Take a tree for example….a sunlight tree full of foliage relatively speaking will be darker on the inside close to the trunk and branches, becoming brighter on the outside canopy of leaves. This color/value variation is imperative to the ‘form’ of the tree. This will give the objects in your composition ‘life’ creating dimension and enhancing the positive and negative space in your painting.
Once most of the composition is complete, the process of bringing in the ‘lighter’ colors or ‘highlights’ (the values imperative to ‘opening’ up the space) in your composition begins.
“Guided Light” 12×16 pastel on paper
First thing I consider is where my light source is coming from. Then I examine my subject and compile a strong understanding of which objects are affected by the light and from which direction. When applying the lighter values, I carefully plan the application and take in to consideration the importance of the mark making of the pastel I’m applying. The quick, decisive strokes add to the authenticity of the light source.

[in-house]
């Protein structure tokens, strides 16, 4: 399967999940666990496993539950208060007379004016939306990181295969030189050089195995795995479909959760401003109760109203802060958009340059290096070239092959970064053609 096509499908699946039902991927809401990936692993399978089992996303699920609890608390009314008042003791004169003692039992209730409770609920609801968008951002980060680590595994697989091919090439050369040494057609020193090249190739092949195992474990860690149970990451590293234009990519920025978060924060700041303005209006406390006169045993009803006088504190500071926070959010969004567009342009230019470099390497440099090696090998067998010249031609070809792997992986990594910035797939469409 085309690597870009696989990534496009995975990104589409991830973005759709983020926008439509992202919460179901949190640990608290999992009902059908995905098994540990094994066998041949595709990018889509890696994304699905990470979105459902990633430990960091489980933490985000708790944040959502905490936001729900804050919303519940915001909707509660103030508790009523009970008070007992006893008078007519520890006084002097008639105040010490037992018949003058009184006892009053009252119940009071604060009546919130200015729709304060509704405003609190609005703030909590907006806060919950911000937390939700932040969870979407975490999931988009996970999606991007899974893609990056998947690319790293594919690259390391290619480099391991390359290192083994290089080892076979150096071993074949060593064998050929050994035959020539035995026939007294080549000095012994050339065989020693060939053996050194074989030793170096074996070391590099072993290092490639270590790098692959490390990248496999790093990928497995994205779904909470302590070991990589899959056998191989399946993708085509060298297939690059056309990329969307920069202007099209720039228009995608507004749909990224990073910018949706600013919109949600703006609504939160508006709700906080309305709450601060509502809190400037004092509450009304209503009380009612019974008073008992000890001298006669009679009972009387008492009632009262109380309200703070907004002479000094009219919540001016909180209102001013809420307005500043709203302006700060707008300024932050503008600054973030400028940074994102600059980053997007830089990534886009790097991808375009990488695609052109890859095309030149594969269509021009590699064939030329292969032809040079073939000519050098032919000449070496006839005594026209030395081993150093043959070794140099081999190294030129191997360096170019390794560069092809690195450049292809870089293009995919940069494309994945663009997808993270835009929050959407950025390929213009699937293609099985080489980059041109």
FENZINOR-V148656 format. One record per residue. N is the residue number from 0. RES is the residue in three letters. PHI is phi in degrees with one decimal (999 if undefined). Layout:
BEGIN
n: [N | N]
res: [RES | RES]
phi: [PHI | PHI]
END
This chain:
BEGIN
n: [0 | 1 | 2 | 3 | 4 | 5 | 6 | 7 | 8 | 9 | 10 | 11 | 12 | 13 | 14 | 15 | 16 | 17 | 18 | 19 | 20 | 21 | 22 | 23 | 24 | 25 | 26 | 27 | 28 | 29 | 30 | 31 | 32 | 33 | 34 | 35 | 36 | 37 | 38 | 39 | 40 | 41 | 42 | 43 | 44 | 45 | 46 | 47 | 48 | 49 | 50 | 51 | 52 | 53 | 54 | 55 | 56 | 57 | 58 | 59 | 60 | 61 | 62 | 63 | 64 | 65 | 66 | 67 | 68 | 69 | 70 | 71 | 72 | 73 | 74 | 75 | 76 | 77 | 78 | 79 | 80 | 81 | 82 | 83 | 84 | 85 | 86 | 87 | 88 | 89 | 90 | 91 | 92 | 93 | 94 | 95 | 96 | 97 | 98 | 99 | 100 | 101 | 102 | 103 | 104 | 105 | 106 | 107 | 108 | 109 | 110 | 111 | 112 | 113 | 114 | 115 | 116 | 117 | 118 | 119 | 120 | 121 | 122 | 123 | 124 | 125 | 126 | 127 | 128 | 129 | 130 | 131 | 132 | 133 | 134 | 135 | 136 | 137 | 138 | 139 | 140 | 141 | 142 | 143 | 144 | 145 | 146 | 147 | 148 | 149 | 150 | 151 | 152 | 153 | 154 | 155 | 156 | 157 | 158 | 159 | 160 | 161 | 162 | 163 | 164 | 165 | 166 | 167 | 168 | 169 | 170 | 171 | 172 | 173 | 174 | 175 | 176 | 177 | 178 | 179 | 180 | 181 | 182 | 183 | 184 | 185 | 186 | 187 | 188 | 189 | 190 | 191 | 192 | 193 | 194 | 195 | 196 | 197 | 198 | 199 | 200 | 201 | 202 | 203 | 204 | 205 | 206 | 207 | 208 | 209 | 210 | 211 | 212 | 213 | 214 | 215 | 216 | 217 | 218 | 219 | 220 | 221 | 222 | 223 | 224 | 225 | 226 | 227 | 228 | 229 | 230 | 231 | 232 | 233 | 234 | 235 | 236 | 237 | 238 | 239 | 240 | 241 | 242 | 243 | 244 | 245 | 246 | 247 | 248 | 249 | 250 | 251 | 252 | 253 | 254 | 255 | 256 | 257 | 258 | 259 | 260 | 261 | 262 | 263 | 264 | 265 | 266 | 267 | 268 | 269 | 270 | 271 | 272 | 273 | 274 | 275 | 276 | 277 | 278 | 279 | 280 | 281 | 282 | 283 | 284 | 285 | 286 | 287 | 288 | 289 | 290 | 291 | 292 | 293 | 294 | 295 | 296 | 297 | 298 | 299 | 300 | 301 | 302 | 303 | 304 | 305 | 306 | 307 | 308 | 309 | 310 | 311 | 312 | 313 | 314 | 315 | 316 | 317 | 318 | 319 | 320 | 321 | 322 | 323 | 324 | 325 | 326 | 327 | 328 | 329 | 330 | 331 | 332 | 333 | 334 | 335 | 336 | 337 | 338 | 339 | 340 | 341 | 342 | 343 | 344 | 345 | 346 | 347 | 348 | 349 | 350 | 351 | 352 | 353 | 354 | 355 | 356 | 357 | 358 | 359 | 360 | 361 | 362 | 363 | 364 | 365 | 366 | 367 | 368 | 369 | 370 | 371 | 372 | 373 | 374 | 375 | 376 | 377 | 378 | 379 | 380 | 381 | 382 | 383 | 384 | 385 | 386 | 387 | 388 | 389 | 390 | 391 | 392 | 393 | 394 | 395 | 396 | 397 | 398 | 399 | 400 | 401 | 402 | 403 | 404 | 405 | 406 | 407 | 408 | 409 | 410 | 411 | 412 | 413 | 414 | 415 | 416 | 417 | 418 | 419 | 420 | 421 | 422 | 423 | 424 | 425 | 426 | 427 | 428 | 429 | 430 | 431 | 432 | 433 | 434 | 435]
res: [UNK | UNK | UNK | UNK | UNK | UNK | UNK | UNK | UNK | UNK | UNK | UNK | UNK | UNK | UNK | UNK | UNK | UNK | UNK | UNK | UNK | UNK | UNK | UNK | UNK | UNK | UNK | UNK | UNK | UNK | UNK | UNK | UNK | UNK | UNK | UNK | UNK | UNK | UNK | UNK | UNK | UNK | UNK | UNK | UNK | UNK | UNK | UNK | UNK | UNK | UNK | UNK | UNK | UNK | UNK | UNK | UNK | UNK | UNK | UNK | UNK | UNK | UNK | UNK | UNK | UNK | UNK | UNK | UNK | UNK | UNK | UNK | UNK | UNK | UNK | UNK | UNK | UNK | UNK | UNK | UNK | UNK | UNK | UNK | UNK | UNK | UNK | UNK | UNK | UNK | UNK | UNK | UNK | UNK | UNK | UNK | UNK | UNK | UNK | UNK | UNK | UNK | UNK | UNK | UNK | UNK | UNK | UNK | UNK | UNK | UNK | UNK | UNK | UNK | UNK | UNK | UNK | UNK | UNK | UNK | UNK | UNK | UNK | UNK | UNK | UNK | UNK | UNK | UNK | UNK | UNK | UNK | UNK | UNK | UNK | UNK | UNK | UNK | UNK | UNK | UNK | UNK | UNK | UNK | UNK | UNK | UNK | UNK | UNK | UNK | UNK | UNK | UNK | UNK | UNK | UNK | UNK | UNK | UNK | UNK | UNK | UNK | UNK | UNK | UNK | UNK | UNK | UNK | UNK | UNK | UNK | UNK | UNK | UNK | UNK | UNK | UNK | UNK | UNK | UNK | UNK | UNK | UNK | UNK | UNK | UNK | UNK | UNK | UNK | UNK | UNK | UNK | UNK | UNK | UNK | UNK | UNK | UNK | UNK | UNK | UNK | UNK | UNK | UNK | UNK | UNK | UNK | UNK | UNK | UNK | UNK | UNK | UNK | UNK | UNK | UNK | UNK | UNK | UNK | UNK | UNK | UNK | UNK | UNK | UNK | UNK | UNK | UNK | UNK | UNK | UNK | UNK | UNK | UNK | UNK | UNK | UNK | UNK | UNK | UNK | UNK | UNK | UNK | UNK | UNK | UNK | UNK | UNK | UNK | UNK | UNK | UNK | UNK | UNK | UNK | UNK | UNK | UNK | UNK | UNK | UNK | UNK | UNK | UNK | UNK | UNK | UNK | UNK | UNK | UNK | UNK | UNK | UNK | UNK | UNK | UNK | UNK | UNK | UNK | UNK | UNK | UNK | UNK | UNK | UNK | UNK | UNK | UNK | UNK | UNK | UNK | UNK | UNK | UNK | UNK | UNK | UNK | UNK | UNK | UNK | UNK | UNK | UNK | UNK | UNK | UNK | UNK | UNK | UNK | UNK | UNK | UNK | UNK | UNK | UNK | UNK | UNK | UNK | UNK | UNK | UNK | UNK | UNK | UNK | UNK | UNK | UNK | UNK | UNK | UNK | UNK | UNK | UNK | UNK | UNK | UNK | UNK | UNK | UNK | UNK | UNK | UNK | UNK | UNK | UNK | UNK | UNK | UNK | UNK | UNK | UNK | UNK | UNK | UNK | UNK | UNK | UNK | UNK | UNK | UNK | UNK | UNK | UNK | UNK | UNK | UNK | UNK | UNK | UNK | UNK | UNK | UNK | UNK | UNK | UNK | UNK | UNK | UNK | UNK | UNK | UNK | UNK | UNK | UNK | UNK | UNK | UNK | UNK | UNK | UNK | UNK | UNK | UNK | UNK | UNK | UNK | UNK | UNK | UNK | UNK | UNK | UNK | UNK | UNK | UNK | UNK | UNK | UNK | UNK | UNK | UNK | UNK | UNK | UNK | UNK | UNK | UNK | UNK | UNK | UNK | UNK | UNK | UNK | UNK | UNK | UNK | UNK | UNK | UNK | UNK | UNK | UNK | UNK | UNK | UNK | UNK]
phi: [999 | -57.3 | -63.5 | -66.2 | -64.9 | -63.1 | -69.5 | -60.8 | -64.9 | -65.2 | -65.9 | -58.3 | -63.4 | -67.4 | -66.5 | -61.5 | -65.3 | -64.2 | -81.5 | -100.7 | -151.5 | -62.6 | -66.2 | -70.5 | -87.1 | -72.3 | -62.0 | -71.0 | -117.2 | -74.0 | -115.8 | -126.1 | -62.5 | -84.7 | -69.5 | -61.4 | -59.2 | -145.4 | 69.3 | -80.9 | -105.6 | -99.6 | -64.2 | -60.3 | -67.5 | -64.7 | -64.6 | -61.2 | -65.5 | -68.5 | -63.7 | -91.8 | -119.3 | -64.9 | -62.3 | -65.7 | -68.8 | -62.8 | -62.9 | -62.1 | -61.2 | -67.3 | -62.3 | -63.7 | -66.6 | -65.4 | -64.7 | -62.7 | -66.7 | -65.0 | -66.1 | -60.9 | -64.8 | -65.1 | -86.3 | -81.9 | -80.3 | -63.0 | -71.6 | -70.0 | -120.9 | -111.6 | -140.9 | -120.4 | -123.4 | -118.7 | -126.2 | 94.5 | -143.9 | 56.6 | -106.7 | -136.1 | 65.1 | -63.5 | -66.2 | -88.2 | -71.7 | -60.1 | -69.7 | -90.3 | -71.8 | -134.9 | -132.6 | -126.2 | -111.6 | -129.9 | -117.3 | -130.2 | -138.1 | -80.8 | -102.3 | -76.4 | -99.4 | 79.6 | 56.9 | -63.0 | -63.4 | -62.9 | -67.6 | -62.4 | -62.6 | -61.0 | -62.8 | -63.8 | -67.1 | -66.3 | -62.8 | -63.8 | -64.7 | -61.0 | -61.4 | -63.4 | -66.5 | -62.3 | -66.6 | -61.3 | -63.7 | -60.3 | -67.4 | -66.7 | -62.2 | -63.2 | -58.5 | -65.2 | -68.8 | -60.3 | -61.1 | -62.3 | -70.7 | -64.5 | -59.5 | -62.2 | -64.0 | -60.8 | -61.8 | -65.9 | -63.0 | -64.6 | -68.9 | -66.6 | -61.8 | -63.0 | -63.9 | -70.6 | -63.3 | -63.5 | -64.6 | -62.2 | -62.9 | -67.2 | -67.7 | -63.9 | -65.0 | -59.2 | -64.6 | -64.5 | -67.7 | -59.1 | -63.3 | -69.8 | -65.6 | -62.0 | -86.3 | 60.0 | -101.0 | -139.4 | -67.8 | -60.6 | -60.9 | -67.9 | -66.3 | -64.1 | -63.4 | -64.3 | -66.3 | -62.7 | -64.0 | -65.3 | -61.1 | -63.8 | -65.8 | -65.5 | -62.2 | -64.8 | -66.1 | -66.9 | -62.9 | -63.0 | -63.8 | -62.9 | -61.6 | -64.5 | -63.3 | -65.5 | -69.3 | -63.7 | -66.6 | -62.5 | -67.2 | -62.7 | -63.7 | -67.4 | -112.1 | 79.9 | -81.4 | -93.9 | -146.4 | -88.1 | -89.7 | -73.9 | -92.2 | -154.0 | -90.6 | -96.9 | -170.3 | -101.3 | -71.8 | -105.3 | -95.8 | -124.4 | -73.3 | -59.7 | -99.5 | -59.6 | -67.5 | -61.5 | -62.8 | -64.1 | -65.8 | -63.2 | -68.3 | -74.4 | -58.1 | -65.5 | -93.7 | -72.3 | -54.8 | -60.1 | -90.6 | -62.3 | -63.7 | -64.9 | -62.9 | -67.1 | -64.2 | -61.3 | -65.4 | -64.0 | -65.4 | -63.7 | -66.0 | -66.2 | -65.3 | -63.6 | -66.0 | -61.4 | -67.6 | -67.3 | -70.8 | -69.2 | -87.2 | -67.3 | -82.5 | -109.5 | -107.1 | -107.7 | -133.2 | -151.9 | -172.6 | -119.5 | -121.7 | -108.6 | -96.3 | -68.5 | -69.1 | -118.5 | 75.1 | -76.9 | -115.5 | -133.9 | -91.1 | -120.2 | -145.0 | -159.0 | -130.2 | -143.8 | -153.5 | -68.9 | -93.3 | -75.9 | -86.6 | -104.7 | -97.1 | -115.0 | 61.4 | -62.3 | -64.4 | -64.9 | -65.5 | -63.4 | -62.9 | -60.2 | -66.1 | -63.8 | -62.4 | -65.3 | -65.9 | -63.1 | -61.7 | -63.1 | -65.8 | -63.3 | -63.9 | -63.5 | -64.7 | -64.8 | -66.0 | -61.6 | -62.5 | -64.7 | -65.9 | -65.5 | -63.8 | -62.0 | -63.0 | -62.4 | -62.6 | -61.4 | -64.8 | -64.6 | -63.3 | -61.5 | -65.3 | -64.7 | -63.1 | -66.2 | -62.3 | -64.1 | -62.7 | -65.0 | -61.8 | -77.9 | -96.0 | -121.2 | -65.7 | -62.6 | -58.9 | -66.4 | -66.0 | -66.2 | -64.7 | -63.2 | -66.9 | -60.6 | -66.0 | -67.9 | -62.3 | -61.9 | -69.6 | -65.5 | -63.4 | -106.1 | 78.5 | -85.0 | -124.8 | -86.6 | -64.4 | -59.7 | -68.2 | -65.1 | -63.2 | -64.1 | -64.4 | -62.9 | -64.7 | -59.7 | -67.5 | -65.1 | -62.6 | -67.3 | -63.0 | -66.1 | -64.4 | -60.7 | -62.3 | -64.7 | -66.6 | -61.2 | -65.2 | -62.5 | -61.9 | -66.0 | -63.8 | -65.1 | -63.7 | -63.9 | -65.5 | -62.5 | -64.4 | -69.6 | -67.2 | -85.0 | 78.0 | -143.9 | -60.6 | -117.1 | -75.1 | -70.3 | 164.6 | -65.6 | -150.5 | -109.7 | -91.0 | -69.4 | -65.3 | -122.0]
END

“February Frost” – 12×16″ pastel
I control the location of my lighter values and make sure not to ‘overwhelm’ my painting with lighter ‘marks.’ Remember they are there to accent and create space, not to distract or draw the viewers eye away from your focal point unless your intention is to make this part of your composition the focal point. Approach this process carefully because the human eye is always immediately drawn to a light element placed next to a dark element.